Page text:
A friend reached out to me yesterday who had been triggered and reminded of a tragic event from her childhood. (No, I don’t work with my friends, but I do offer suggestions, coping skills, etc., if that’s what they need.) When we’re a survivor of childhood trauma, this is something we experience at times, though as we do the work, the effect it has on us can definitely decrease. But it may still happen. So, these are the tips I gave my friend and they may help you as well. If you’re looking for help in healing from childhood trauma and want to do work customized to you, send me a message and let’s get you started!
My first step is to breathe. Depending on the memory, you may feel unsafe, fearful of being physically harmed, scared, or something else. Chances are you’ve gone into fight, flight, freeze, or fawn mode. What does this mean? When your body senses harm (whether it’s real or a stored memory), it goes into response. For some it is fight and for others it is flight. Some people freeze in the midst of fear while others go into fawn (appeasing the attacker to avoid being harmed). Whatever your response, taking a few deep breaths will calm your body’s nervous system.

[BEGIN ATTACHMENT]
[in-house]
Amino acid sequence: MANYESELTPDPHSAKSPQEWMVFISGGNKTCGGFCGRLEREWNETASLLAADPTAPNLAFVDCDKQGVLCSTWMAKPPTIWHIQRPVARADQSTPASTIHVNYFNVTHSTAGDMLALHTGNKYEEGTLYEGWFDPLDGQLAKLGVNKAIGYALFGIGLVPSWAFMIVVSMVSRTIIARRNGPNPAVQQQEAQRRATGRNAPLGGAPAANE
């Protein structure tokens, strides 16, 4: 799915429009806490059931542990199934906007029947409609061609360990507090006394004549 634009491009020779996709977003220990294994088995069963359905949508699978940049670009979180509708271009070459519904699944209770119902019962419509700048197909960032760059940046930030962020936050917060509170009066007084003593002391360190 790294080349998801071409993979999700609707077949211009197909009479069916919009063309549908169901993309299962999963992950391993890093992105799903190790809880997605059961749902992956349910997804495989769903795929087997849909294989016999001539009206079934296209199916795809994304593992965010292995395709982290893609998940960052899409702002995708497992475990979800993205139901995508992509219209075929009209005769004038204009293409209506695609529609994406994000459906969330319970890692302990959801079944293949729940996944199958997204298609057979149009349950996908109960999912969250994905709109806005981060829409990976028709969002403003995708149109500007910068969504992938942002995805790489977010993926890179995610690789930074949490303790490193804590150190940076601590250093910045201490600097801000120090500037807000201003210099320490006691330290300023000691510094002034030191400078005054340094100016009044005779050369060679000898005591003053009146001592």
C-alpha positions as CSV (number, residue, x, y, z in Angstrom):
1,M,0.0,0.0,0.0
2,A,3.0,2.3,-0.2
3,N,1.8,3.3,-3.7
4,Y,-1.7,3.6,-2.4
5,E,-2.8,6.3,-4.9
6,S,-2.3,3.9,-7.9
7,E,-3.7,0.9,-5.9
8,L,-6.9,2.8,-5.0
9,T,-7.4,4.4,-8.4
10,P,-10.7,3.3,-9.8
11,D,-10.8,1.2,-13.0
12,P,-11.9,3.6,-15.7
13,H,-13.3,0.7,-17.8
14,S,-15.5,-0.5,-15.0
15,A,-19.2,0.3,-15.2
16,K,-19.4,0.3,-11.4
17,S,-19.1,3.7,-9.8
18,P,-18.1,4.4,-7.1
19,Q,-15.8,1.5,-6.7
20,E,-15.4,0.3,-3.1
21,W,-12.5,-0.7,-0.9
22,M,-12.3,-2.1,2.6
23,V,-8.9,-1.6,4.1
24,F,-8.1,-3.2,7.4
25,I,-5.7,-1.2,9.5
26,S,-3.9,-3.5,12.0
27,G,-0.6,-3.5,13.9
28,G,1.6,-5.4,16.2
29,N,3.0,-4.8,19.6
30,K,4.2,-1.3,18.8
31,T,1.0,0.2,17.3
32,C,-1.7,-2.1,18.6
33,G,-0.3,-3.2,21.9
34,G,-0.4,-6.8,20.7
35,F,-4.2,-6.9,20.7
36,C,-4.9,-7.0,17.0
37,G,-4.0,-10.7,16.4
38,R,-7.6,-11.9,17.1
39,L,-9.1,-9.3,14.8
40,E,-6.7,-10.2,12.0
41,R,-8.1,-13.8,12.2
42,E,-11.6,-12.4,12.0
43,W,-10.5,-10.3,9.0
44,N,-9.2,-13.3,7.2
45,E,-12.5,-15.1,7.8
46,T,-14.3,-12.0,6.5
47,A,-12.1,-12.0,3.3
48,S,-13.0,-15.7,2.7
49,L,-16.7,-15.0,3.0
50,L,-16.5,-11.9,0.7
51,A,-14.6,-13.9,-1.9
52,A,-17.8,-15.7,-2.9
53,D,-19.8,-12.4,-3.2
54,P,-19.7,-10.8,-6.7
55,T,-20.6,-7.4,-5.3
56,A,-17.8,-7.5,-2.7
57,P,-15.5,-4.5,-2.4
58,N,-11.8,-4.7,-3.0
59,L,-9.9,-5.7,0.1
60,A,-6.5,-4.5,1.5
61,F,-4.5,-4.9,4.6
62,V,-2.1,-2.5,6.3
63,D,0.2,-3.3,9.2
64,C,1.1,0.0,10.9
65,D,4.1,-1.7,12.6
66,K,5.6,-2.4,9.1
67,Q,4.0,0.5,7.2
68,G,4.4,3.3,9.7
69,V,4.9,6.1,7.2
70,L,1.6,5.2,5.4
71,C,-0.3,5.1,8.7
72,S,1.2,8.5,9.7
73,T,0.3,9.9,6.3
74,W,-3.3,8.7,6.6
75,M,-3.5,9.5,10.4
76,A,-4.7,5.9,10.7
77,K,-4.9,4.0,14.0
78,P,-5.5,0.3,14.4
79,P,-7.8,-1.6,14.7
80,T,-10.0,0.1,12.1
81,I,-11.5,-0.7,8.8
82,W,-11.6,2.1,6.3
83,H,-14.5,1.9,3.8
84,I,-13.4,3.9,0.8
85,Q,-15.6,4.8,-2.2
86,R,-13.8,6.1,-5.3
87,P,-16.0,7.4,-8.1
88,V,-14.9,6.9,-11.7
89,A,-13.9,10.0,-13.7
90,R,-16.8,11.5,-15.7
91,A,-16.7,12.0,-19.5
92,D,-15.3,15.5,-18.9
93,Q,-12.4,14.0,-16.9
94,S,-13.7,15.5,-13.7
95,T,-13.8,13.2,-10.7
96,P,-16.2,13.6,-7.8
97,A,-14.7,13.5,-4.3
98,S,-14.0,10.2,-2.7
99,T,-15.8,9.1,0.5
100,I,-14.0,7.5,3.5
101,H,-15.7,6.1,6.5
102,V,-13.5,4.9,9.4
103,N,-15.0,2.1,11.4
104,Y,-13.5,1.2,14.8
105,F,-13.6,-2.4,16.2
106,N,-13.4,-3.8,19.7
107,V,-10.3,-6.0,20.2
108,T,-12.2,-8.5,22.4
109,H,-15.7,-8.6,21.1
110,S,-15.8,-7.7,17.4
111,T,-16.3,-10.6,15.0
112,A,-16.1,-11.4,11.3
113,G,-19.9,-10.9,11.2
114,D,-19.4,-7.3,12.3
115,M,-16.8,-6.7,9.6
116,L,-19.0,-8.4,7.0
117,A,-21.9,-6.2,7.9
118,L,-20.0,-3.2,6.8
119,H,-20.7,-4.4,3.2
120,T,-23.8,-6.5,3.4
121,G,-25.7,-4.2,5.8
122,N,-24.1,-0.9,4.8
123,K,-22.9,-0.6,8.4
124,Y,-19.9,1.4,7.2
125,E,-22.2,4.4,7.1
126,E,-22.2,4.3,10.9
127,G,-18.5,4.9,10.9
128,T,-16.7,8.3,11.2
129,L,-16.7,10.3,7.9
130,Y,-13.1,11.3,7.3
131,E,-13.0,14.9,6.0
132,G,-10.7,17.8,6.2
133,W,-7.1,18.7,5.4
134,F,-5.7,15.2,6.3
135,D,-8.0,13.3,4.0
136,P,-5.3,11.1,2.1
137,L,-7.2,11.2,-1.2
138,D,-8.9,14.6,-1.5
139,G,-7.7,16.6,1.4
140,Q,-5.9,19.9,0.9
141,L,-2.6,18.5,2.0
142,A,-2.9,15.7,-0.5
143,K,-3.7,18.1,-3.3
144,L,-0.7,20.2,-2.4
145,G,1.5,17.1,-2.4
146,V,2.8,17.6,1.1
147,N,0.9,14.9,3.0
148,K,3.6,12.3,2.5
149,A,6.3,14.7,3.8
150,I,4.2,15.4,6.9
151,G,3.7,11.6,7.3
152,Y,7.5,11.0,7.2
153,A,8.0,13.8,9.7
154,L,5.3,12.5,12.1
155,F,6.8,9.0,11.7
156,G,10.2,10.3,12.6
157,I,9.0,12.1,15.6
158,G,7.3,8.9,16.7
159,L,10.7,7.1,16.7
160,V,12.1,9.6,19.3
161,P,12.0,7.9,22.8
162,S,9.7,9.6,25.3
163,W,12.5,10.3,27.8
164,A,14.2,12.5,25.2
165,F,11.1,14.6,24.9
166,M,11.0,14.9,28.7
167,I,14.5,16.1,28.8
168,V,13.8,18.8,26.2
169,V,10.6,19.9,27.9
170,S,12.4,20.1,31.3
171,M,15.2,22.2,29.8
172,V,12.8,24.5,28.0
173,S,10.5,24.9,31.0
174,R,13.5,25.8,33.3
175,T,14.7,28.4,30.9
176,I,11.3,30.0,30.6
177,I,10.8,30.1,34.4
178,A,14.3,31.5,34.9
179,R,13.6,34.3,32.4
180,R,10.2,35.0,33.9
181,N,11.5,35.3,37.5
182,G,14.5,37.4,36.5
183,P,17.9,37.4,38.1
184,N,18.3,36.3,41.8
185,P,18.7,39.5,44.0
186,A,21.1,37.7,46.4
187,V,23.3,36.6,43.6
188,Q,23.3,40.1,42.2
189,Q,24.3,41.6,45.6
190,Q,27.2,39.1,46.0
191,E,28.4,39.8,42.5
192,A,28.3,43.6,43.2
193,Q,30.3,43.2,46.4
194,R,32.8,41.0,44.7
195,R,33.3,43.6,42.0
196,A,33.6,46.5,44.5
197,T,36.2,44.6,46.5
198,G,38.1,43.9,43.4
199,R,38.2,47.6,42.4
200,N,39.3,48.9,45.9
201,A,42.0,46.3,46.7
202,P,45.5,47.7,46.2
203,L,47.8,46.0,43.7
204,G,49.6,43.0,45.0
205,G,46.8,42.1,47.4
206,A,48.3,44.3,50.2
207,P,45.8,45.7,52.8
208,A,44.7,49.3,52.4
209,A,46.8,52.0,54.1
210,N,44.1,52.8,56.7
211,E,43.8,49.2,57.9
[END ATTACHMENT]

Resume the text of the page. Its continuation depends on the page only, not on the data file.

Go to your safe space. This may be a real space, such as going for a walk in nature, near the water or perhaps you prefer the mountains. If you can’t physically go to your safe space, you can create one in your mind and go there. If you need help with this step, please reach out to me and we can create a guided meditation to take you there.
With my friend yesterday (who has given me permission to write about this), I sensed that it was the perfect time for her to write a letter to her attacker. Although it’s not a letter to be sent, it is a way to express and process feelings. It’s also a way to re-parent the inner child by imagining and writing about what you needed as that child going through that traumatic event. And that traumatic event can be anything! Perhaps you experienced serious abuse, but maybe you’re too anxious to learn to drive as an adult because as a child you were in a car in a minor fender bender. As an adult you may not recognize that as trauma, but if as a child your body went into a stress response (fight, flight, freeze, or fawn) and you weren’t able to process that, it was a trauma.
That leads into my next step, inner child healing. I primarily do inner child work through meditation and take my clients back to their childhood and have them visualize themselves as a child. We tap into what may have been missing that they needed. Eventually they are able to incorporate this technique into their everyday life whenever they are struggling. Many of our triggers, large or small, can be alleviated when we go back and look at what needs were not met as a child.
My last suggestion is to find someone to work with if you struggle with past trauma, PTSD, complex or developmental trauma. There is a lot of encouraging literature on the subject and it is something that I specialize in and have had a lot of success with with my clients. I am a survivor of childhood trauma, so I understand your journey and I’m here to help you through it.